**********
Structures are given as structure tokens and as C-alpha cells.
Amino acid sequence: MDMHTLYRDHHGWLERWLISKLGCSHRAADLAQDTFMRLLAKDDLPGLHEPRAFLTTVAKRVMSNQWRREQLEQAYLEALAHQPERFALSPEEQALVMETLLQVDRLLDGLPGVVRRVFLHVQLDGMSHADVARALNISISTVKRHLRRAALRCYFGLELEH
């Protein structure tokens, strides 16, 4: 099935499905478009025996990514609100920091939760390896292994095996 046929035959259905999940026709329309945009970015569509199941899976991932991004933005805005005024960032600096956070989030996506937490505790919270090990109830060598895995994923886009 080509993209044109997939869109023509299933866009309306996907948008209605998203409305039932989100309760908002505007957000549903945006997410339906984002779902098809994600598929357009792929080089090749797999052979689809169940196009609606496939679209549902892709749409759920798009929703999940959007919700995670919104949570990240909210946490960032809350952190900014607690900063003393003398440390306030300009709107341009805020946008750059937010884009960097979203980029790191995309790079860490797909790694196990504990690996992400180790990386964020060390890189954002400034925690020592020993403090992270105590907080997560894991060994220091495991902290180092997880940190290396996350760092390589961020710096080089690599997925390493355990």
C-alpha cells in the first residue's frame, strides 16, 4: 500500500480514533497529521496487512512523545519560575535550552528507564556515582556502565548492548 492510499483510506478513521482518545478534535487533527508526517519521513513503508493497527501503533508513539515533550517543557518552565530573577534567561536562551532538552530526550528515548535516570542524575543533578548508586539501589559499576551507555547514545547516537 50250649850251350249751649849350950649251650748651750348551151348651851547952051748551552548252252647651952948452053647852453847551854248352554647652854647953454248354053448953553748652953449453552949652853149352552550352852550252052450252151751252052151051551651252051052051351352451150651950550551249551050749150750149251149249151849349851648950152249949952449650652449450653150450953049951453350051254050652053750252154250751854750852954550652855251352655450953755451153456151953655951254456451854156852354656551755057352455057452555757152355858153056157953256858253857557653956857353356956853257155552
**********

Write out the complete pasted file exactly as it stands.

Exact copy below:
Structures are given as structure tokens and as C-alpha cells.
Amino acid sequence: MDMHTLYRDHHGWLERWLISKLGCSHRAADLAQDTFMRLLAKDDLPGLHEPRAFLTTVAKRVMSNQWRREQLEQAYLEALAHQPERFALSPEEQALVMETLLQVDRLLDGLPGVVRRVFLHVQLDGMSHADVARALNISISTVKRHLRRAALRCYFGLELEH
């Protein structure tokens, strides 16, 4: 099935499905478009025996990514609100920091939760390896292994095996 046929035959259905999940026709329309945009970015569509199941899976991932991004933005805005005024960032600096956070989030996506937490505790919270090990109830060598895995994923886009 080509993209044109997939869109023509299933866009309306996907948008209605998203409305039932989100309760908002505007957000549903945006997410339906984002779902098809994600598929357009792929080089090749797999052979689809169940196009609606496939679209549902892709749409759920798009929703999940959007919700995670919104949570990240909210946490960032809350952190900014607690900063003393003398440390306030300009709107341009805020946008750059937010884009960097979203980029790191995309790079860490797909790694196990504990690996992400180790990386964020060390890189954002400034925690020592020993403090992270105590907080997560894991060994220091495991902290180092997880940190290396996350760092390589961020710096080089690599997925390493355990």
C-alpha cells in the first residue's frame, strides 16, 4: 500500500480514533497529521496487512512523545519560575535550552528507564556515582556502565548492548 492510499483510506478513521482518545478534535487533527508526517519521513513503508493497527501503533508513539515533550517543557518552565530573577534567561536562551532538552530526550528515548535516570542524575543533578548508586539501589559499576551507555547514545547516537 50250649850251350249751649849350950649251650748651750348551151348651851547952051748551552548252252647651952948452053647852453847551854248352554647652854647953454248354053448953553748652953449453552949652853149352552550352852550252052450252151751252052151051551651252051052051351352451150651950550551249551050749150750149251149249151849349851648950152249949952449650652449450653150450953049951453350051254050652053750252154250751854750852954550652855251352655450953755451153456151953655951254456451854156852354656551755057352455057452555757152355858153056157953256858253857557653956857353356956853257155552